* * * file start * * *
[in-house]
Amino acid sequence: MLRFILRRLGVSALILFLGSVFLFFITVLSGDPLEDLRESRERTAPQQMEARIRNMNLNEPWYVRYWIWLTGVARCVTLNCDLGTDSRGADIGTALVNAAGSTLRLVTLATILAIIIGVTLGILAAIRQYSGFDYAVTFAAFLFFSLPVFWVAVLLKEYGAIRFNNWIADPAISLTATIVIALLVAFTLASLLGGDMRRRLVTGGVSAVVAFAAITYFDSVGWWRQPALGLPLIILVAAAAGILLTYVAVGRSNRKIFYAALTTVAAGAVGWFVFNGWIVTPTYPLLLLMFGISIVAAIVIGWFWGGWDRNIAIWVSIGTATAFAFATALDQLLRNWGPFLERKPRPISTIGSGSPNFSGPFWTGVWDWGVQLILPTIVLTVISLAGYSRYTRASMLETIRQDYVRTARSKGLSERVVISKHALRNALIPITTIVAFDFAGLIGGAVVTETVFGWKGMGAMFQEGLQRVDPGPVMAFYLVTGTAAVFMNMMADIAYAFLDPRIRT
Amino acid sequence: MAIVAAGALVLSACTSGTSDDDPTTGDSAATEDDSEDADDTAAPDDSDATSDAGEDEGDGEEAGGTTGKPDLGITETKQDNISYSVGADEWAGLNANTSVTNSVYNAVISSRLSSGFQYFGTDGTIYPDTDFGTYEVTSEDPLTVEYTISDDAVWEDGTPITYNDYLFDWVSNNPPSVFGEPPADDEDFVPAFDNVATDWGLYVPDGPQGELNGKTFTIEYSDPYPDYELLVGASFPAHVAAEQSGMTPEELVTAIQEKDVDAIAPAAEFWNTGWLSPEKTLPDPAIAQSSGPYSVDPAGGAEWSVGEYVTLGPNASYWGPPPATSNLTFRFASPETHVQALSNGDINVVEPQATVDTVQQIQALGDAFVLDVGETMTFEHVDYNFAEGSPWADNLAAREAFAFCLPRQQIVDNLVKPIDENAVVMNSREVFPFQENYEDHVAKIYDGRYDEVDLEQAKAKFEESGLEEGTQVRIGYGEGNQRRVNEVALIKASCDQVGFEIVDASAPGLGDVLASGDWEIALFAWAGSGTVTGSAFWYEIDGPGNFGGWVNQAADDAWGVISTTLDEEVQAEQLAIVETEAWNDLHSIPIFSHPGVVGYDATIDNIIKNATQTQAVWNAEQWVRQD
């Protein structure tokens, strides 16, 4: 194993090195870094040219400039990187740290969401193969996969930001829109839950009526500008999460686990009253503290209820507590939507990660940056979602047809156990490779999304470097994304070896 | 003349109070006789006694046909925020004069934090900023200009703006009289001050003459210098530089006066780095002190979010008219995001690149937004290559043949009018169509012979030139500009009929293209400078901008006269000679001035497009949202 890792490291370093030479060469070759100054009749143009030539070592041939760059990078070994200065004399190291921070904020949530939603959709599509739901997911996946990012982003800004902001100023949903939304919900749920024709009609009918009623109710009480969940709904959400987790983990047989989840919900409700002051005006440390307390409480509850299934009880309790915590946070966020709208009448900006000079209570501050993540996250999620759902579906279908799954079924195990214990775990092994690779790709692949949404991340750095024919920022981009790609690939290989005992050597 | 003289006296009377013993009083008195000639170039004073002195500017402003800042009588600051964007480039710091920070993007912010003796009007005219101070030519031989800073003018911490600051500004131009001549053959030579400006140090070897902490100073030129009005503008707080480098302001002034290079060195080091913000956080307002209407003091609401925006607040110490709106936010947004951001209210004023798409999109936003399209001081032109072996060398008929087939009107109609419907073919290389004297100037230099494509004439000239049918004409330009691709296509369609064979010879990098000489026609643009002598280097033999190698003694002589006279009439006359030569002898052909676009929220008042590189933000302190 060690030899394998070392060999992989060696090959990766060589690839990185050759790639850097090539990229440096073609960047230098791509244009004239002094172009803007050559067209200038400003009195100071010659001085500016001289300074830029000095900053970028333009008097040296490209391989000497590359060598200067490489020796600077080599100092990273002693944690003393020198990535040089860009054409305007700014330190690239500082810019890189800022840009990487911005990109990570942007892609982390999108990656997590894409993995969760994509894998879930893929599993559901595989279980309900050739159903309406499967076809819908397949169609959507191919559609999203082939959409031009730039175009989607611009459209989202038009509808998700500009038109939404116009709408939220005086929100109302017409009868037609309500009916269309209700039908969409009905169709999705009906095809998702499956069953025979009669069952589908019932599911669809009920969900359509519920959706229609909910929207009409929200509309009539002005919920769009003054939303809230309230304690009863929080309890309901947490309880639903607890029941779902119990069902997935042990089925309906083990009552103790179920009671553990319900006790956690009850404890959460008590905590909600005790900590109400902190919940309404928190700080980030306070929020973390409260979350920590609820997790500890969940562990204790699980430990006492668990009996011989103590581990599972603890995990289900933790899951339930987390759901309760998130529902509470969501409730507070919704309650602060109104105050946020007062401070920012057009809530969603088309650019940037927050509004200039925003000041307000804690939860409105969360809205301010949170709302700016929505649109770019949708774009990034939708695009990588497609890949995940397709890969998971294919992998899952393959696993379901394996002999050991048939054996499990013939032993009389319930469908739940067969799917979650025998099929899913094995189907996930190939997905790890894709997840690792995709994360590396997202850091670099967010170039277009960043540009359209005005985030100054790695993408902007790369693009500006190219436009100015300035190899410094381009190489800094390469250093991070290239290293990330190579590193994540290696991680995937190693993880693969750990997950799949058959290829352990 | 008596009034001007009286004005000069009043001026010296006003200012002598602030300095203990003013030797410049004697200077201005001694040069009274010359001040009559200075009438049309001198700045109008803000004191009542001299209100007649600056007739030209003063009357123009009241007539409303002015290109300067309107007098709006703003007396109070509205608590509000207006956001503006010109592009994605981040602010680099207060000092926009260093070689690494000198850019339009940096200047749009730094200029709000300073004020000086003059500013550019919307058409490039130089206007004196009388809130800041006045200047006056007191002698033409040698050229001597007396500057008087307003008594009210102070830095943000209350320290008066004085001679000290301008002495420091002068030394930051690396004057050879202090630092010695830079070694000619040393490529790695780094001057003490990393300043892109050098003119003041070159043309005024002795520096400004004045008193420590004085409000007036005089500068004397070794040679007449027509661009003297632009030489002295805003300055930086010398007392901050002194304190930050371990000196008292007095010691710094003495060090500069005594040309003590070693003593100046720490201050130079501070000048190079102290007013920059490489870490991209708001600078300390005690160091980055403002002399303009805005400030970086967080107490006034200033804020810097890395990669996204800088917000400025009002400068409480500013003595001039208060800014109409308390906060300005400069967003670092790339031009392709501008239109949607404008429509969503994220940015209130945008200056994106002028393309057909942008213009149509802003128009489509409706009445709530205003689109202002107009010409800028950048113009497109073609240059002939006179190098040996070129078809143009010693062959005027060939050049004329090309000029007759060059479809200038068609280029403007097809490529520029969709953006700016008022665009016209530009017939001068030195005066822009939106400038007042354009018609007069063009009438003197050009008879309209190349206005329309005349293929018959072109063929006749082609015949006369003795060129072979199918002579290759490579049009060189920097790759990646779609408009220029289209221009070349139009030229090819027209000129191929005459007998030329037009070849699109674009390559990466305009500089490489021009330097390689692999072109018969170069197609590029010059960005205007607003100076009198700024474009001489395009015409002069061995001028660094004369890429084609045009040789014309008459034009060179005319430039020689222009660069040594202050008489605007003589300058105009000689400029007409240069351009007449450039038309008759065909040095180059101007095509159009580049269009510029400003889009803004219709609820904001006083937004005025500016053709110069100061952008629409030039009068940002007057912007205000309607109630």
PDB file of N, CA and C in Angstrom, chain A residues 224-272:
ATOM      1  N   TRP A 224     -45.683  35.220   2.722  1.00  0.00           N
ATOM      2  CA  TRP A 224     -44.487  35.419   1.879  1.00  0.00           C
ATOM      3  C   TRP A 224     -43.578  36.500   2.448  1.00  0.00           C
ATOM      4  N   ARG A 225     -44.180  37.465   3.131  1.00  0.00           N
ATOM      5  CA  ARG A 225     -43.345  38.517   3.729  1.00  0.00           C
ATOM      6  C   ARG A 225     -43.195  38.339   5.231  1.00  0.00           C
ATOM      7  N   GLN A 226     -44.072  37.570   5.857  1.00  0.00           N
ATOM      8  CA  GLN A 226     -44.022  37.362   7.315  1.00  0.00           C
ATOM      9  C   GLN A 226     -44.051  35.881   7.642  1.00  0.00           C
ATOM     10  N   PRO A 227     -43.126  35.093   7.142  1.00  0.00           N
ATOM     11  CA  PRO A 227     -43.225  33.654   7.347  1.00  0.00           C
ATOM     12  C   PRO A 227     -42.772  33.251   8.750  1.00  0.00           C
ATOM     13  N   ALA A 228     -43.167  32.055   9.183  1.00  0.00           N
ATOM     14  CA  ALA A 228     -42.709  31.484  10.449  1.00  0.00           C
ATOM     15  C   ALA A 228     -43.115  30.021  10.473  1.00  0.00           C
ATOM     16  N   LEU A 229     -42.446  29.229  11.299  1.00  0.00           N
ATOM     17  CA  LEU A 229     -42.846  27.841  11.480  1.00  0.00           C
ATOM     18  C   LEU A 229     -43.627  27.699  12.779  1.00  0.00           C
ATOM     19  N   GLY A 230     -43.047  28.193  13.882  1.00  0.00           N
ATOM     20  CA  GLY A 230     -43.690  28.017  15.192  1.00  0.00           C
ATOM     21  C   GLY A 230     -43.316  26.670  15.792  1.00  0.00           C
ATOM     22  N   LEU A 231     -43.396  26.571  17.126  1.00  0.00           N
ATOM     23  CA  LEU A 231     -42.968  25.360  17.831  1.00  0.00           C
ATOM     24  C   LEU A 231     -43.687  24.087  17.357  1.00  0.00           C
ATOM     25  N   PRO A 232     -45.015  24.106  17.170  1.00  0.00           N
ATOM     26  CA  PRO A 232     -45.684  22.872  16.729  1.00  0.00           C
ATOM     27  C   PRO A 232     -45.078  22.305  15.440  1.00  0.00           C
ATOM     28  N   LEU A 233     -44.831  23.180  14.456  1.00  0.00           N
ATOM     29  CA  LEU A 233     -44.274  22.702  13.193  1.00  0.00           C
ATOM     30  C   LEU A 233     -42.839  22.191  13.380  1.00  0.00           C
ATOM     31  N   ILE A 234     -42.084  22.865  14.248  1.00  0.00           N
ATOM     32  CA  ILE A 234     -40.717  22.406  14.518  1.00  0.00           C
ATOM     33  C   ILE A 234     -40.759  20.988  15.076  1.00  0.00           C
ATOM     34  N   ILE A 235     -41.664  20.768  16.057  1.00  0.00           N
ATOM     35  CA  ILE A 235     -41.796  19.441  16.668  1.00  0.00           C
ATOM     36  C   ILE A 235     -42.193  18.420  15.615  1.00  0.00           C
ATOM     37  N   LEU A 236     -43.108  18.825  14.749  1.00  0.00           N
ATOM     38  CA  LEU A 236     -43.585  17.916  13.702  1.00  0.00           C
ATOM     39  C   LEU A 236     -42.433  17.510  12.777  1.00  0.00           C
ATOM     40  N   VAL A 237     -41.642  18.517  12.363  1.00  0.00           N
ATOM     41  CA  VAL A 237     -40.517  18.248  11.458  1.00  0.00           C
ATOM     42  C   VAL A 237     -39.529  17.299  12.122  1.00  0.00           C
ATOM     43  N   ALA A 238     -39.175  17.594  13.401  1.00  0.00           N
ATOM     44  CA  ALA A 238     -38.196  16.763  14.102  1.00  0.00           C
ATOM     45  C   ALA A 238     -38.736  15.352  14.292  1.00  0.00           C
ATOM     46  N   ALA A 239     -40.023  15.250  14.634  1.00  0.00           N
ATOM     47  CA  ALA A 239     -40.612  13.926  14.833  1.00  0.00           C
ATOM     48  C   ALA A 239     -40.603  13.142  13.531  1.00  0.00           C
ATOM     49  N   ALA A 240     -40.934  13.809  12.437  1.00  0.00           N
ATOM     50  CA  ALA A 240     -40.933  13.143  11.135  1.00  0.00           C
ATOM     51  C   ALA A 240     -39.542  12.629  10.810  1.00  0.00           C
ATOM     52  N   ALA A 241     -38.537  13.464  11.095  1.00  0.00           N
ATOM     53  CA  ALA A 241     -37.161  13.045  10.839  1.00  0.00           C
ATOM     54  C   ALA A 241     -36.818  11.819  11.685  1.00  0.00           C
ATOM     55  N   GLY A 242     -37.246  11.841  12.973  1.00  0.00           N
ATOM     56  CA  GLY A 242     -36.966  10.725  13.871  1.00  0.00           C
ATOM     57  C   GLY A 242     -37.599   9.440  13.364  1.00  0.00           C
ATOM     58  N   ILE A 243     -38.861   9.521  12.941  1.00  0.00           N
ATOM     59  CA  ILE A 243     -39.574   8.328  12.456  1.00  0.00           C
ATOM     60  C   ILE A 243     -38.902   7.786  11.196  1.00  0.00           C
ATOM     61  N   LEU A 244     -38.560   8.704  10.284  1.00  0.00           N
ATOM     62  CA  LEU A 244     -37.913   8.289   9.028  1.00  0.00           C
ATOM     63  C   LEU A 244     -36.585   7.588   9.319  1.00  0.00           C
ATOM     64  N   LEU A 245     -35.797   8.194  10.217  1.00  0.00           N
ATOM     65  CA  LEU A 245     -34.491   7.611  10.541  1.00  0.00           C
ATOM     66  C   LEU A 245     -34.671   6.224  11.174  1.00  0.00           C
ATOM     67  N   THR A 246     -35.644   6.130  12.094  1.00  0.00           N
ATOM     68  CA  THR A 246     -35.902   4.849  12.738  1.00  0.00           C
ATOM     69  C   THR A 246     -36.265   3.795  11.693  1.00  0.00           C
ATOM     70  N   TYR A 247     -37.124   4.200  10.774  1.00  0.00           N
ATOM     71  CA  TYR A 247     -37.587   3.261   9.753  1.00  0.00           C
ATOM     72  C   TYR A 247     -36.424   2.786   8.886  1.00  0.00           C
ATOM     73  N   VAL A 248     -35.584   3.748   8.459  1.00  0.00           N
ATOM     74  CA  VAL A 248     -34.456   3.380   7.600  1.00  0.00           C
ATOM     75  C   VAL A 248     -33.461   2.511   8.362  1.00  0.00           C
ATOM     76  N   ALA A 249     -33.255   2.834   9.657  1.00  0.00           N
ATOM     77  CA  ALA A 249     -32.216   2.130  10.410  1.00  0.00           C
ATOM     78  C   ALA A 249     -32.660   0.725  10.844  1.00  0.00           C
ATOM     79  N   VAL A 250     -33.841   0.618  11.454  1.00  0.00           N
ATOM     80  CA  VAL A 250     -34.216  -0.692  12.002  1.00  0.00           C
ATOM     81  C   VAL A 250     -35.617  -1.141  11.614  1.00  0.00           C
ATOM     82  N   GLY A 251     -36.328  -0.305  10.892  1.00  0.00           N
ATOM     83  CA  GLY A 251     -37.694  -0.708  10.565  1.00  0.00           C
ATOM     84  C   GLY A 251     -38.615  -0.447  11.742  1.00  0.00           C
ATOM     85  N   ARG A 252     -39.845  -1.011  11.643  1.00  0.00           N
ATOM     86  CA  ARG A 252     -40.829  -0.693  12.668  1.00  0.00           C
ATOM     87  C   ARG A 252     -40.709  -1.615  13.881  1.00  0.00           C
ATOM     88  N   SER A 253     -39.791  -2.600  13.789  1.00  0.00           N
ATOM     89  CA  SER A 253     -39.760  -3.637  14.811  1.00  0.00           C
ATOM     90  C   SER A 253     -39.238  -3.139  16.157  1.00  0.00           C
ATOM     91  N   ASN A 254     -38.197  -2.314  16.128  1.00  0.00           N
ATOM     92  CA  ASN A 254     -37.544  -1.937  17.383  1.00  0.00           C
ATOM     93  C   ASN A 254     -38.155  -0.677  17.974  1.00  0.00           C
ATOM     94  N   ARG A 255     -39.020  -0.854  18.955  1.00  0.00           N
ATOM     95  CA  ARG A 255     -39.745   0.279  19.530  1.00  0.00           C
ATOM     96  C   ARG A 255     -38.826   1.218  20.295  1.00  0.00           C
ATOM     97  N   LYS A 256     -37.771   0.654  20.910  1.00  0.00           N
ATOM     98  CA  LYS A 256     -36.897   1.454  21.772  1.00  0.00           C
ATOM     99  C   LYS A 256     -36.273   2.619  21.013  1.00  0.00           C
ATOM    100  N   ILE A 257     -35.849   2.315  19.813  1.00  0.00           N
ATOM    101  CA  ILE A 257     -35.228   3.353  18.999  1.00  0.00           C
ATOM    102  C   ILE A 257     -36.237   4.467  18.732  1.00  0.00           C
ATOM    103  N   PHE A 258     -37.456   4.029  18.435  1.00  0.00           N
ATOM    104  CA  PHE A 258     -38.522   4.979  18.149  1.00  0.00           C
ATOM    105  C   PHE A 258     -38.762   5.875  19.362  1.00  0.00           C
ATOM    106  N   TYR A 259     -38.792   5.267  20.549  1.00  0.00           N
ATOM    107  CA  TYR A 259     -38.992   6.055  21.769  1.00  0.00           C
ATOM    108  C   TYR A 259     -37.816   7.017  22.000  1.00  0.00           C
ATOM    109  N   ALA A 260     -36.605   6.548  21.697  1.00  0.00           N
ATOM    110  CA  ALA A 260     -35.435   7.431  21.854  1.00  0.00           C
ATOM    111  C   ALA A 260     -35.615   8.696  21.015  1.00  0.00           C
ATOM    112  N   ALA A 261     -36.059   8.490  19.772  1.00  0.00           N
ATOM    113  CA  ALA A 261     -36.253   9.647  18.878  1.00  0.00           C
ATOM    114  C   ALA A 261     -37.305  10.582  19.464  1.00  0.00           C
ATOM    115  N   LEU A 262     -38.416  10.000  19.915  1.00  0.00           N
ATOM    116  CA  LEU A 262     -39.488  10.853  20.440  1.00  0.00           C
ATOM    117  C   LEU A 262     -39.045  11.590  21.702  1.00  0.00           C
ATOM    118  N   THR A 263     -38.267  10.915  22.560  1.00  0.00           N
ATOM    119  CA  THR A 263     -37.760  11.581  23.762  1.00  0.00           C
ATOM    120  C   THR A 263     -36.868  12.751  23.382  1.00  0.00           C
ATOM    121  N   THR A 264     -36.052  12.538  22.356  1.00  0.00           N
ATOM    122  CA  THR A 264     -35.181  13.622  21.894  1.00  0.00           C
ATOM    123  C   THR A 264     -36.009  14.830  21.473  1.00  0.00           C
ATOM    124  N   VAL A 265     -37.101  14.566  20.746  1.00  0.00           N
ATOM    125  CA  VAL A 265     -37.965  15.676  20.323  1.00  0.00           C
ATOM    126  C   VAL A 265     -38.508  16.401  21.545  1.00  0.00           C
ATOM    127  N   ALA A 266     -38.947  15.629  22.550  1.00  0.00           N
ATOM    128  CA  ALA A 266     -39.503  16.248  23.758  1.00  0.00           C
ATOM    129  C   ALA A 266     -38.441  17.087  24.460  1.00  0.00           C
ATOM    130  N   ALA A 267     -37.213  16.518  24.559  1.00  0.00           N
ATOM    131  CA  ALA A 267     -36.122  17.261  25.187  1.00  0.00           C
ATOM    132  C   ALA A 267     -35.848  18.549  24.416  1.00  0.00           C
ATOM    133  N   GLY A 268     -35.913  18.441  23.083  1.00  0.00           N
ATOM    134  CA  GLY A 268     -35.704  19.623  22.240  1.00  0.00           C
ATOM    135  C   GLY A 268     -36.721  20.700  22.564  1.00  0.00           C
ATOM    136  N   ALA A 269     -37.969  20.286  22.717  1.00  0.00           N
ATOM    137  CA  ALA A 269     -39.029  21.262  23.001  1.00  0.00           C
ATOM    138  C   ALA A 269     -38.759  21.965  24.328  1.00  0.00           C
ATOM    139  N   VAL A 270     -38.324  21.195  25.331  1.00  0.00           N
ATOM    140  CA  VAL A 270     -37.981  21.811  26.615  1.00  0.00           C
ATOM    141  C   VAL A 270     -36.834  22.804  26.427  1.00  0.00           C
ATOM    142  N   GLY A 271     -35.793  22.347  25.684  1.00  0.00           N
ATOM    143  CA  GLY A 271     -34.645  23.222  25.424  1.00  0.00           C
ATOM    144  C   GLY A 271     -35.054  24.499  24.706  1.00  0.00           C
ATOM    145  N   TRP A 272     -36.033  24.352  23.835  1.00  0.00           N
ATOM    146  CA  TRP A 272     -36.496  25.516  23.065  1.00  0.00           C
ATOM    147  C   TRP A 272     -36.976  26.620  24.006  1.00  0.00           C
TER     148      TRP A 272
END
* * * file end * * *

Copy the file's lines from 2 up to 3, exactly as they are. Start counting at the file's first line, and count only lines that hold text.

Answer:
Amino acid sequence: MLRFILRRLGVSALILFLGSVFLFFITVLSGDPLEDLRESRERTAPQQMEARIRNMNLNEPWYVRYWIWLTGVARCVTLNCDLGTDSRGADIGTALVNAAGSTLRLVTLATILAIIIGVTLGILAAIRQYSGFDYAVTFAAFLFFSLPVFWVAVLLKEYGAIRFNNWIADPAISLTATIVIALLVAFTLASLLGGDMRRRLVTGGVSAVVAFAAITYFDSVGWWRQPALGLPLIILVAAAAGILLTYVAVGRSNRKIFYAALTTVAAGAVGWFVFNGWIVTPTYPLLLLMFGISIVAAIVIGWFWGGWDRNIAIWVSIGTATAFAFATALDQLLRNWGPFLERKPRPISTIGSGSPNFSGPFWTGVWDWGVQLILPTIVLTVISLAGYSRYTRASMLETIRQDYVRTARSKGLSERVVISKHALRNALIPITTIVAFDFAGLIGGAVVTETVFGWKGMGAMFQEGLQRVDPGPVMAFYLVTGTAAVFMNMMADIAYAFLDPRIRT
Amino acid sequence: MAIVAAGALVLSACTSGTSDDDPTTGDSAATEDDSEDADDTAAPDDSDATSDAGEDEGDGEEAGGTTGKPDLGITETKQDNISYSVGADEWAGLNANTSVTNSVYNAVISSRLSSGFQYFGTDGTIYPDTDFGTYEVTSEDPLTVEYTISDDAVWEDGTPITYNDYLFDWVSNNPPSVFGEPPADDEDFVPAFDNVATDWGLYVPDGPQGELNGKTFTIEYSDPYPDYELLVGASFPAHVAAEQSGMTPEELVTAIQEKDVDAIAPAAEFWNTGWLSPEKTLPDPAIAQSSGPYSVDPAGGAEWSVGEYVTLGPNASYWGPPPATSNLTFRFASPETHVQALSNGDINVVEPQATVDTVQQIQALGDAFVLDVGETMTFEHVDYNFAEGSPWADNLAAREAFAFCLPRQQIVDNLVKPIDENAVVMNSREVFPFQENYEDHVAKIYDGRYDEVDLEQAKAKFEESGLEEGTQVRIGYGEGNQRRVNEVALIKASCDQVGFEIVDASAPGLGDVLASGDWEIALFAWAGSGTVTGSAFWYEIDGPGNFGGWVNQAADDAWGVISTTLDEEVQAEQLAIVETEAWNDLHSIPIFSHPGVVGYDATIDNIIKNATQTQAVWNAEQWVRQD